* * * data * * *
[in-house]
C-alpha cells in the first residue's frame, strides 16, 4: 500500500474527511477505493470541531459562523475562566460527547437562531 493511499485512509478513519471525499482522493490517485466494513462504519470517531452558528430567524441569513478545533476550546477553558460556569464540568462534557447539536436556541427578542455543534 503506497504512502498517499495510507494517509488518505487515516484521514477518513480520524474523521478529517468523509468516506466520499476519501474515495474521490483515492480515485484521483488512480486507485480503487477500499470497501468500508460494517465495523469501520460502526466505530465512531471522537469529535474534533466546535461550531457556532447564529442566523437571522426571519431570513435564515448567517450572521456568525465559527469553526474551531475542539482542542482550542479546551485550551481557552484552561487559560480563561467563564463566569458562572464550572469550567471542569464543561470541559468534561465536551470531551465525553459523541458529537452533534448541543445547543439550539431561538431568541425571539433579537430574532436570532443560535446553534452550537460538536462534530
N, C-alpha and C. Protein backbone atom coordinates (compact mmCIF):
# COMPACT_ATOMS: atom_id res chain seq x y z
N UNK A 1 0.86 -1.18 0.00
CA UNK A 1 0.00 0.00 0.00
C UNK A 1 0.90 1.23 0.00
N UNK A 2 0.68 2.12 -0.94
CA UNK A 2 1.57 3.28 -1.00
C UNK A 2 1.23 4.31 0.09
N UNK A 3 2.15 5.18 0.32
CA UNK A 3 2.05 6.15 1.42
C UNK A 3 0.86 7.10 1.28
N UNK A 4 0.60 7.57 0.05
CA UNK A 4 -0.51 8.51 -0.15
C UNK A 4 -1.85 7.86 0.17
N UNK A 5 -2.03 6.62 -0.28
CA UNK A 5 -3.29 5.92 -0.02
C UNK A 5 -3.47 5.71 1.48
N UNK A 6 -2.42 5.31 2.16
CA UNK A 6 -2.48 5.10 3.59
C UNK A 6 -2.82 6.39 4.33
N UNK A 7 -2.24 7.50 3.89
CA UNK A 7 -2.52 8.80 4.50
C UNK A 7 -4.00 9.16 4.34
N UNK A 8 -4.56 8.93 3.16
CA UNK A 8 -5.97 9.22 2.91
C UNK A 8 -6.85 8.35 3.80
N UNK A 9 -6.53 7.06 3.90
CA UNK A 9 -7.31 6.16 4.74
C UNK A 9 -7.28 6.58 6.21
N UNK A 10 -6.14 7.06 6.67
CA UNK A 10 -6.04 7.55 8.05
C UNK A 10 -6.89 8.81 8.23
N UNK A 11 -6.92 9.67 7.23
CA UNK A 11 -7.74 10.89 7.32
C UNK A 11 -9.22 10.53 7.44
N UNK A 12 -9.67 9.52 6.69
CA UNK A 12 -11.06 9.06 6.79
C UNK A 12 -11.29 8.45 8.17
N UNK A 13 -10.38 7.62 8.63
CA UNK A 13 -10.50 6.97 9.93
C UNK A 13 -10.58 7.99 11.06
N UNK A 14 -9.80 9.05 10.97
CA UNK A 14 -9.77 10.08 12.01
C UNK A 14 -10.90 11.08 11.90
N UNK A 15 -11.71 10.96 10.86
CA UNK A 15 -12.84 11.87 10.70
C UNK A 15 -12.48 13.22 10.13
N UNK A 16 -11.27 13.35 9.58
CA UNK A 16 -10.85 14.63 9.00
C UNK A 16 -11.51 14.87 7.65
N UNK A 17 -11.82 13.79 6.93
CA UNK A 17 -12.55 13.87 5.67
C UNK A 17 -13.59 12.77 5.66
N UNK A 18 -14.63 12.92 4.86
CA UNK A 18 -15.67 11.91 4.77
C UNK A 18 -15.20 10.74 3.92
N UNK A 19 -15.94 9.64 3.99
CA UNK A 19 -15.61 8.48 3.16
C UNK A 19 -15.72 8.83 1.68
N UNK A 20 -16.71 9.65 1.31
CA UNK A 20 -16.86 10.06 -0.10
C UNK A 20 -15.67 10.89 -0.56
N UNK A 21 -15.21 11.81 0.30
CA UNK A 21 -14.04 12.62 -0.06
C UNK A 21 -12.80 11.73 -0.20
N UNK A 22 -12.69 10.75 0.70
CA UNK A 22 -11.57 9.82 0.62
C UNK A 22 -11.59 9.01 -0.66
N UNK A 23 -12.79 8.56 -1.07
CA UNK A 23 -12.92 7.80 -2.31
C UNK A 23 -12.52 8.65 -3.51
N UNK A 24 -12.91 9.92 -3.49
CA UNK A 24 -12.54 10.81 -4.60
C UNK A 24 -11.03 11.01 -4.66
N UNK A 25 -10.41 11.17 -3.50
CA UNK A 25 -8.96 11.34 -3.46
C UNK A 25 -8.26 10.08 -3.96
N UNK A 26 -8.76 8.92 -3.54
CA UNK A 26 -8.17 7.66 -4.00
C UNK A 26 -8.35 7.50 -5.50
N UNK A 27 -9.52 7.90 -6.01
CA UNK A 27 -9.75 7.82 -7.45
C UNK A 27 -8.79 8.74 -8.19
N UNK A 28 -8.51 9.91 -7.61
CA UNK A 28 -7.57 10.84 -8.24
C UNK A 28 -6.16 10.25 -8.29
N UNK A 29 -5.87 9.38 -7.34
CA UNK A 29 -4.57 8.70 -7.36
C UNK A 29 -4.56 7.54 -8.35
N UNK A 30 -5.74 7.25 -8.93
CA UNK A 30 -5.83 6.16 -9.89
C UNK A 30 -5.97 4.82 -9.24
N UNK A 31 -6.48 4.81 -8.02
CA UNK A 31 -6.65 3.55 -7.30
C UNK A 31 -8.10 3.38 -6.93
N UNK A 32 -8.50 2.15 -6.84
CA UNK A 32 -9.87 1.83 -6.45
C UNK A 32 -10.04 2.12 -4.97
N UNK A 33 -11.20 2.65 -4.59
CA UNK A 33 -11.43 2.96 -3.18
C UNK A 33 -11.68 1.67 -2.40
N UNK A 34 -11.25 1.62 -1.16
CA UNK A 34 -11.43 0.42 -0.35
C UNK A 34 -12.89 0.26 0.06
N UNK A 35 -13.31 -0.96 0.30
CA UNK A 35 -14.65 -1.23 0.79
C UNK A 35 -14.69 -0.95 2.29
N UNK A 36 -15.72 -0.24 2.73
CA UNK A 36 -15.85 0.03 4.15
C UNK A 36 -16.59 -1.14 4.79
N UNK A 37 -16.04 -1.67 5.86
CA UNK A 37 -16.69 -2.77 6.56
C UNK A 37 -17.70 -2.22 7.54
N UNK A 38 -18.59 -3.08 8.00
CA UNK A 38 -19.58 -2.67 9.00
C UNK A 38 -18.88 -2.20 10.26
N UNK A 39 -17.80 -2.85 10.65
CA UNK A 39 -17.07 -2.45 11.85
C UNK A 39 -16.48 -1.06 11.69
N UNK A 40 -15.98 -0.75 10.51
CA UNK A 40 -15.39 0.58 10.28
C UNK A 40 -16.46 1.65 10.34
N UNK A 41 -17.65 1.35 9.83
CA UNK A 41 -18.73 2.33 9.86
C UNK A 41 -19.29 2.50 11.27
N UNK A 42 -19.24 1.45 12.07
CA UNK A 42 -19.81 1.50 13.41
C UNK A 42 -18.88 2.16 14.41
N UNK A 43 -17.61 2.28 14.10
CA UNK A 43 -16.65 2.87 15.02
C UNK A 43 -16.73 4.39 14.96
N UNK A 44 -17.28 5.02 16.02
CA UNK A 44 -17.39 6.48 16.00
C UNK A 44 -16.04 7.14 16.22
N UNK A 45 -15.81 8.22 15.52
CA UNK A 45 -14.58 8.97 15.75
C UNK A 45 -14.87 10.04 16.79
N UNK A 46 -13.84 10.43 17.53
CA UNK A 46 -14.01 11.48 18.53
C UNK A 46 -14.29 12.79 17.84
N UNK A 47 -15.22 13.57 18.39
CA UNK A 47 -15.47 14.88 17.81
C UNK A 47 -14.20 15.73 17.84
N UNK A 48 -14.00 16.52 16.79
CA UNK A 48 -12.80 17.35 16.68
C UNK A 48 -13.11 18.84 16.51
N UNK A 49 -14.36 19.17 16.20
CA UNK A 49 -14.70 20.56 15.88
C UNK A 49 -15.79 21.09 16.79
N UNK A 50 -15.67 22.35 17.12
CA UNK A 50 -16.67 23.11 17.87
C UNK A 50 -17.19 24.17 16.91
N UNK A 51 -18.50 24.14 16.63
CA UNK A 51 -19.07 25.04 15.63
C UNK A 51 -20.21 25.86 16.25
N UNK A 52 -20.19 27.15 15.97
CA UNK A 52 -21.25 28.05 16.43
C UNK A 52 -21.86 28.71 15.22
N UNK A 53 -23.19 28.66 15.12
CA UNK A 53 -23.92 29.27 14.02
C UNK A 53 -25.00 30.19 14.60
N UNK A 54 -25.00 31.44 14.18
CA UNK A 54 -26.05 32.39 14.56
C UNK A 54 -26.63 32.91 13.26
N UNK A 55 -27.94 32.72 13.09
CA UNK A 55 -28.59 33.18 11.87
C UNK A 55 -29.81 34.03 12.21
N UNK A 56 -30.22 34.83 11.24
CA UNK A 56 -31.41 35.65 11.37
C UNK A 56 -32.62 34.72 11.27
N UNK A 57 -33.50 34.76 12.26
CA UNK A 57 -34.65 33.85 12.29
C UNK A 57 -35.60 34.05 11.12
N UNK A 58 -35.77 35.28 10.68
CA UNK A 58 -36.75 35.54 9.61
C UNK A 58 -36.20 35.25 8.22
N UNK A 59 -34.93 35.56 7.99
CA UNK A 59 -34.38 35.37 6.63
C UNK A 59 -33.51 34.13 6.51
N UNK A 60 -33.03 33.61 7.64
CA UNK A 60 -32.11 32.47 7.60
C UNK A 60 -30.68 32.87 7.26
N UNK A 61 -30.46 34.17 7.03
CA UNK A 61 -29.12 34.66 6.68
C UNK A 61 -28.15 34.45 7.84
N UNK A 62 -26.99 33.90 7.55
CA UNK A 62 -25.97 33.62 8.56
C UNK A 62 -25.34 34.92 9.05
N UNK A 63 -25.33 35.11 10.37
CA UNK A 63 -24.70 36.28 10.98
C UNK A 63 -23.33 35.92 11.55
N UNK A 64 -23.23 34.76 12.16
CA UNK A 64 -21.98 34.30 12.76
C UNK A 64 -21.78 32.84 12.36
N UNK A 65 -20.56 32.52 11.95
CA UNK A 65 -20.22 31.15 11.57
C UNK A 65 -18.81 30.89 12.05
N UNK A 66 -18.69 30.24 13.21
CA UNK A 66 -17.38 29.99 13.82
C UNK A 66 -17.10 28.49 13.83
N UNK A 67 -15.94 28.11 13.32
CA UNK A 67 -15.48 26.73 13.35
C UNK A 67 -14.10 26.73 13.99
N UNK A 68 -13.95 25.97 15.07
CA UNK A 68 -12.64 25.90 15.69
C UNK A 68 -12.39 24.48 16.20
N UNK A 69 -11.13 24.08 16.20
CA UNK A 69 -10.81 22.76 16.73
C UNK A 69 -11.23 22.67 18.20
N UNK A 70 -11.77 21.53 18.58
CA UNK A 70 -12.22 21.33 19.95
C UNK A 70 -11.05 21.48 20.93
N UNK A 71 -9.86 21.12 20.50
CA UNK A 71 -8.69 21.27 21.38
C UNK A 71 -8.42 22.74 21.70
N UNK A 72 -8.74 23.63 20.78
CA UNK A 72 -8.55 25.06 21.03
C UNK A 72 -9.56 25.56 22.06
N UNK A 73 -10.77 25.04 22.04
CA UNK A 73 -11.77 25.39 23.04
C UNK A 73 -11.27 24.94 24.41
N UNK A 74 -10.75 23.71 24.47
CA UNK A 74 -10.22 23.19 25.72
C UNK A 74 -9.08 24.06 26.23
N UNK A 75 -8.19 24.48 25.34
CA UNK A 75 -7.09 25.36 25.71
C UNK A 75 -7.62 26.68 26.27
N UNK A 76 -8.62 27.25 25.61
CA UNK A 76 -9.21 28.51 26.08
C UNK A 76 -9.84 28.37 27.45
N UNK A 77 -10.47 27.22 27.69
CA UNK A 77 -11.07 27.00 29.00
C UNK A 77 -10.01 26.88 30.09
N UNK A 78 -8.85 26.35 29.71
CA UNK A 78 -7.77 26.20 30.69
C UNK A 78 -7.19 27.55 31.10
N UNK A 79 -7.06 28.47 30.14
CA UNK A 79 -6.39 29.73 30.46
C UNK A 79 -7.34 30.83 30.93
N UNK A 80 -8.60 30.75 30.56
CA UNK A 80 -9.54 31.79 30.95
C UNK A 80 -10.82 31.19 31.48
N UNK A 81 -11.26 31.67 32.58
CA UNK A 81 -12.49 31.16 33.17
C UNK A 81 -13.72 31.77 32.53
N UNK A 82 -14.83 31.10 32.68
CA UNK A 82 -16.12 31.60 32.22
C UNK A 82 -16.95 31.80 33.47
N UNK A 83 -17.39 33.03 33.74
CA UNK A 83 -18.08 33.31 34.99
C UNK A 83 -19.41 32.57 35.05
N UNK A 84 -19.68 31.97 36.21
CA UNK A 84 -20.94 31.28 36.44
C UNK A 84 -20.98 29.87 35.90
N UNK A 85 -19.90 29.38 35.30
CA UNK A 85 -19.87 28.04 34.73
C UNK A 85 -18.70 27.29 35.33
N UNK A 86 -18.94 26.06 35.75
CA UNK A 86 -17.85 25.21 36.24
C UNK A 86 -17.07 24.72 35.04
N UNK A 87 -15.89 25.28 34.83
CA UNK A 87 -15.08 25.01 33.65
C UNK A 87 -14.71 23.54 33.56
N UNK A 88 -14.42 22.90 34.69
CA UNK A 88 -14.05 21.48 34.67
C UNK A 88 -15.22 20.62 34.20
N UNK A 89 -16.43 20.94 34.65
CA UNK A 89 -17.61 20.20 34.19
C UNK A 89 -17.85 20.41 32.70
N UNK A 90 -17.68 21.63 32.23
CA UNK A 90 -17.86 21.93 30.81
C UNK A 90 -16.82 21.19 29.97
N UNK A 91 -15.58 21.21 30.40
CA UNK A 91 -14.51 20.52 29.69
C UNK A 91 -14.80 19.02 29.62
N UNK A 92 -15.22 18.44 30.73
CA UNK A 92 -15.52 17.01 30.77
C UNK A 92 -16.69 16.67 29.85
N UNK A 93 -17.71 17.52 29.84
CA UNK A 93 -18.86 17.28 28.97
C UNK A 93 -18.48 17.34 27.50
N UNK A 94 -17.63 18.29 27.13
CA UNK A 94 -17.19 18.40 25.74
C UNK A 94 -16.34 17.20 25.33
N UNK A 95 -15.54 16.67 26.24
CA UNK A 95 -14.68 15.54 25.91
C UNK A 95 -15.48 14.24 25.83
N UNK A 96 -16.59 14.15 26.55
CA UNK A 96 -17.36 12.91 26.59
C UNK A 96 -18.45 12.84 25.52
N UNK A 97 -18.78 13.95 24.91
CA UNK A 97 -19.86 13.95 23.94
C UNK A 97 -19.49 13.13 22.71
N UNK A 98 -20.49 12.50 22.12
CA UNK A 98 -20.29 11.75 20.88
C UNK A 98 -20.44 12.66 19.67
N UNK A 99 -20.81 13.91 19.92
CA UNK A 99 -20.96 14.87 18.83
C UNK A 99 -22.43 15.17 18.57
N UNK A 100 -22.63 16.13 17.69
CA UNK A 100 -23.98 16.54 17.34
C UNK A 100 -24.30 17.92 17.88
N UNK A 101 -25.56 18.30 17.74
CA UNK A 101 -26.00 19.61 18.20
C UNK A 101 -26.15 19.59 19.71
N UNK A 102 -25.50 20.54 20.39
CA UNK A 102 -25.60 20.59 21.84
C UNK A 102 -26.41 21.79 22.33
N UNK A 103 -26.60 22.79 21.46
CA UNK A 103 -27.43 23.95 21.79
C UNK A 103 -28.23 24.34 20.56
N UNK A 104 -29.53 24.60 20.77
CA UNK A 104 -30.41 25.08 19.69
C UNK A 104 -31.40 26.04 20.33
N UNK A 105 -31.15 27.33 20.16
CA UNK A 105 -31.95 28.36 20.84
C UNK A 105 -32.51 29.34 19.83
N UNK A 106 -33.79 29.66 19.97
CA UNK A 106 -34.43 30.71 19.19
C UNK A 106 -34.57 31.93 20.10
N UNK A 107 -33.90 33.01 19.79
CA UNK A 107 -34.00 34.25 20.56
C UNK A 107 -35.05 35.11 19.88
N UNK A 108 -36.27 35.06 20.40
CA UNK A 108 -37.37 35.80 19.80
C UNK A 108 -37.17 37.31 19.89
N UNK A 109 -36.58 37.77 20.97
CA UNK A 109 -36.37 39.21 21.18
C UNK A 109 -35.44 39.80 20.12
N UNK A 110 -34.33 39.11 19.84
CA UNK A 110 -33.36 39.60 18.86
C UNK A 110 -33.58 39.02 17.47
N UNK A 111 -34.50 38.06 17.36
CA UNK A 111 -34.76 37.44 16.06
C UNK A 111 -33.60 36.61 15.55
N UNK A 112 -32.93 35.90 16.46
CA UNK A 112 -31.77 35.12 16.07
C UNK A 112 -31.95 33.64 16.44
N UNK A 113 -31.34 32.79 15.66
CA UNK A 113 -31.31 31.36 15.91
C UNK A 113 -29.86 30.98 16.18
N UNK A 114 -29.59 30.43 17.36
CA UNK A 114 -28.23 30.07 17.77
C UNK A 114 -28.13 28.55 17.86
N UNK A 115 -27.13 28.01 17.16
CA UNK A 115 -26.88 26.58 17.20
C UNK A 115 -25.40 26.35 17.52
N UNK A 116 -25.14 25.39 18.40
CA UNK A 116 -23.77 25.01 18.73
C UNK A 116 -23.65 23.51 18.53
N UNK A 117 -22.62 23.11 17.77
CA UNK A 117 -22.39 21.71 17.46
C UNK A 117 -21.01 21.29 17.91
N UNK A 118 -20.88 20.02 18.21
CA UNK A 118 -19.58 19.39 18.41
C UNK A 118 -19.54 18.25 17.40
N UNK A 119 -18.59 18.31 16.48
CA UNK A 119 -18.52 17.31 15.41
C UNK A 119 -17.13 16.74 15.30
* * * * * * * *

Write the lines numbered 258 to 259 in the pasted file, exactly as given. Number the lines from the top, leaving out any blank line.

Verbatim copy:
CA UNK A 85 -19.87 28.04 34.73
C UNK A 85 -18.70 27.29 35.33